Why Not Suffer Wrong? (6:7)

I don’t like this question.  I don’t like what it implies.  I especially don’t like it in the context in which it appears.  I am an advocate for fairness and justice.  Anything that appears to challenge these virtues makes me twitch.  But Paul is saying that I should value unity in the church and Christ’s reputation in my community more than fairness and justice.  To be balanced, Paul is not against the legal system.  To the contrary he upholds it as God’s instrument of justice in Romans 13:1-7.  But he says the legal system is no place for two feuding believers.

Paul is clear that the church should adjudicate civil disagreements between believers.  Paul assumes both a level of involvement and competence by the church that would allow the church to fulfill this role.  The reason for the church’s involvement is to protect the church’s reputation and to ensure Christian principles are honored.

Reflection: In order to follow this instruction we would have to value the unity of the church more than our “rights” and trust our church leaders more than the legal process (regardless of the outcome).  That is challenging.  Are you involved in the life of your church in such a way that you would be prepared to follow Paul’s commands?  Does the corporate reputation of the church supersede your personal sense of justice?  This passage challenges our hearts greatly even when our circumstances do not involve possible litigation.

Resource: Peacemakers Ministries (www.hispeace.org) is a parachurch organization devoted to helping Christians and churches settle differences through Christian Conciliation in a manner consistent with Paul’s teaching in I Corinthians 6.

Such Were Some of You (6:11)

We face at least two dangers with sin in modern culture.  First, we have so narrowed the definition of sin that nothing is really sin anymore.  Second, when we do speak of our “issues” they usually define us as a permanent part of our identity.  I Corinthians 6 deals with the second of these dangers.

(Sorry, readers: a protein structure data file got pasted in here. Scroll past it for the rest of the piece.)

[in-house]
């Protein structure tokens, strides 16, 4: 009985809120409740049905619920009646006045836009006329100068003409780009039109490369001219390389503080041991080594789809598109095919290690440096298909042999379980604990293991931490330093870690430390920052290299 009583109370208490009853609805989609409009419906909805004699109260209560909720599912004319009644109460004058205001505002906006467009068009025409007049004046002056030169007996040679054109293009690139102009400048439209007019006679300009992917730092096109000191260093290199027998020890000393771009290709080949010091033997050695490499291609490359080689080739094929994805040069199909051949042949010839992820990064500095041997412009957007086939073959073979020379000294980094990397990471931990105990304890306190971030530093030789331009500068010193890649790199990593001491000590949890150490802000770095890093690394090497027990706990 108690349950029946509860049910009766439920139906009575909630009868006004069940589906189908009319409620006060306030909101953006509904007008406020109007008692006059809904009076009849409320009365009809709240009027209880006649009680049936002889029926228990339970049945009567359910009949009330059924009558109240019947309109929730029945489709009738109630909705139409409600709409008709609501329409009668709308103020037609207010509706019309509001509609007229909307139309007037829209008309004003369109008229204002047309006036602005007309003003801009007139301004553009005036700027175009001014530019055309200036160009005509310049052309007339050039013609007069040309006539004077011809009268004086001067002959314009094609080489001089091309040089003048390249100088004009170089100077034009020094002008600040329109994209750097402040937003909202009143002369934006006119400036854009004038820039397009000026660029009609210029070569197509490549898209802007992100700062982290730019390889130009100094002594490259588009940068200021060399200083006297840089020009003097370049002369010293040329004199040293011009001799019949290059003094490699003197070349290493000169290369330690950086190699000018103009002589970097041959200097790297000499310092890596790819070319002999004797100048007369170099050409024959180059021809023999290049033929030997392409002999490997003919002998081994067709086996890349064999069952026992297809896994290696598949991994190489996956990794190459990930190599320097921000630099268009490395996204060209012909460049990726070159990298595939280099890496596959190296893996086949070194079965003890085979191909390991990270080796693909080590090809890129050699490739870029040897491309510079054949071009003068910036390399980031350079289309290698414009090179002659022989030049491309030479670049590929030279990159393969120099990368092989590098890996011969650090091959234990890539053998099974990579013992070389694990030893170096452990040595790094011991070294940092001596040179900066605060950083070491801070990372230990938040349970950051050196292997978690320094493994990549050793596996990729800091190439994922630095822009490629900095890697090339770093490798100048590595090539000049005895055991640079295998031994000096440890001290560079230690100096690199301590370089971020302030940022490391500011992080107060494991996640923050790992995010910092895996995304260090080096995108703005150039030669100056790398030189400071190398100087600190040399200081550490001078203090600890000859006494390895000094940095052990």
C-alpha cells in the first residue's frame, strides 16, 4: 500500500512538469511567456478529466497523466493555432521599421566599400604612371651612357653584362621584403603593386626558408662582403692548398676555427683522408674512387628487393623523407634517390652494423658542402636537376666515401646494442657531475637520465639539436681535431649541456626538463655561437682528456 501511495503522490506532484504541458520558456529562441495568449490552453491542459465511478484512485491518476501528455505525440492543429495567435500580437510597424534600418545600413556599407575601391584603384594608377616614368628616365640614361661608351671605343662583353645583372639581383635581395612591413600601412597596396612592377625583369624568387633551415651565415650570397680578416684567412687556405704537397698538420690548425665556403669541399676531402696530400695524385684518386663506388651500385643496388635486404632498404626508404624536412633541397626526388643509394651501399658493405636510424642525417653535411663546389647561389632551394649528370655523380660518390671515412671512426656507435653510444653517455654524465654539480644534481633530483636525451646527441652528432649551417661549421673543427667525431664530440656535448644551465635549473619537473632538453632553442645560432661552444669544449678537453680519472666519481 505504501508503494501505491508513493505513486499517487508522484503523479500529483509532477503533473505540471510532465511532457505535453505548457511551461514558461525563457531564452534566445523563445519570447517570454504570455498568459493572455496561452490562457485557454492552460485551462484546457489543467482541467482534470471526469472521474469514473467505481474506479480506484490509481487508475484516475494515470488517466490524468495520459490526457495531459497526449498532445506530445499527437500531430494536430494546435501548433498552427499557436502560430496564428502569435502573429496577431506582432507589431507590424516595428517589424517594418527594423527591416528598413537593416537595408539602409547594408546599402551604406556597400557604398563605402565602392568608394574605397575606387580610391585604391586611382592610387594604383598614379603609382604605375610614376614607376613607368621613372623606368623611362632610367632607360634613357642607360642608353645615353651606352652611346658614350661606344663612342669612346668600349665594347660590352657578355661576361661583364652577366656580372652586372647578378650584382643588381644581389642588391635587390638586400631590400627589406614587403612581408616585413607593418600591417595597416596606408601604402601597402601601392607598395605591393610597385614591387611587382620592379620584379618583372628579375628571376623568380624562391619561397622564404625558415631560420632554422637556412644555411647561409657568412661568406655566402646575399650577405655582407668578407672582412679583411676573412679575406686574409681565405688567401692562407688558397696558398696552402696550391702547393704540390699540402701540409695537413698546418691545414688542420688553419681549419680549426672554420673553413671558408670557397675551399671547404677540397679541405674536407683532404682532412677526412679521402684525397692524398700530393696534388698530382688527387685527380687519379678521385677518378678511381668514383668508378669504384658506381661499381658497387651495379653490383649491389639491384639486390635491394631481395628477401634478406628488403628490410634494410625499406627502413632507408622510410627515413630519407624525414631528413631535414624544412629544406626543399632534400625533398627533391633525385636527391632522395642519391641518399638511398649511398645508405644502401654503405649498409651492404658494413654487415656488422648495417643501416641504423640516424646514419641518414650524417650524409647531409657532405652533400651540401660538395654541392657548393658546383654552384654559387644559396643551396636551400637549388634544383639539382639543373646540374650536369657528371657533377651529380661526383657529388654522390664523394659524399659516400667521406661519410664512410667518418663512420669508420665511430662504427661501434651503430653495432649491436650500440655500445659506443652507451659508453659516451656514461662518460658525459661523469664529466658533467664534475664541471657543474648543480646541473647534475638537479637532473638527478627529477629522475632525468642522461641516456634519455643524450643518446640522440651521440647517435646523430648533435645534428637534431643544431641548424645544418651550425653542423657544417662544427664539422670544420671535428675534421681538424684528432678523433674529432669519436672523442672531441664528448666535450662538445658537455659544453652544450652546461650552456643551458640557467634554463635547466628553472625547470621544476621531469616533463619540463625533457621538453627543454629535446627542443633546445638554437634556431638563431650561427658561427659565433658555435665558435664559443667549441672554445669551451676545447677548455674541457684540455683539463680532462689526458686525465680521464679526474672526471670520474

Paul had a church full of sex addicts, homosexuals, kleptomaniacs, workaholics, alcoholics, and pathological liars.  In our culture, these would have been viewed as permanent conditions, diseases, or personality disorders.  But Paul says “such were some of you.”  This passage is not offering the Gospel as the quick panacea of these struggles.  The profound struggles of the Corinthian church would refute that (5:1).  But Paul does hold out hope for character transformation.

Reflection: One implication of this passage is that our struggle with a sin does not define us as a Christian.  That is not to say that Christians do not struggle with substance abuse, same sex attraction, strong lust, or urges to deceive. It is to say that Christians struggle with these things, it is not “who” Christians are.  It is wrong for a Christian to say “I am gay” or “I will always be an addict” or “This [sin] is just who I am.”  These struggles may be aspects of the flesh that an individual battles to put to death their whole life – we are never fully sanctified in this life.

Reflection: What sin are you tempted to define yourself by?  You can usually identify this by asking when you do speak of sin in terms of “I am…” or “I have…”  This passage is both comfort and challenge for you.  By the grace of God you can overcome and need not “be your sin.”  At the same time, this passage challenges you to fight this sin tenaciously – to surrender to our sin is an indication that we have not inherited the kingdom of God (see also I John 3:9-10).

I Will Not Be Enslaved

God’s children are not meant to be slaves.  In I Corinthians 6:12 Paul is discussing “lawful” things.  Specifically he discusses food, but we could add alcohol, recreation, work, Facebook, video games, “guy/girl” time, acceptance and many other “lawful” things.

The question is, “How do I know if I have become ‘enslaved’ to some good thing in my life?”  Before looking at some criteria to help you make this assessment, make a list of the things that you are potentially enslaved to.  If you cannot make a list of 3-5 things, you need to be more honest with yourself.

  • When you get home what is the first thing you want to do?
  • If you are running late, what will you do anyway?
  • Even if money is low/absent, what will you still do?
  • Where do you turn for comfort more naturally than God?
  • What do you use to escape when life is hard?
  • What do family members complain is more important than them?
  • If you cannot do this you get very edgy or irritable?
  • What do you lie about doing to minimize time/money spent?
  • What do you get defensive about in conversation?
  • What do you daydream about?
  • Have you told yourself you should probably cut back?
  • Do you feel guilty about it and use it to forget the guilt?
  • Has it ever interfered with your work performance?

Remember Paul does not say these things are morally bad.  He says it is wrong to be enslaved to them.  His main point is “you were bought with a price, so glorify God (6:20).”  When we seek refuge, hope, or pleasure in these things to the degree they have become “non-negotiable” they have become our functional god.

Introduction to the “Living Our Faith” series.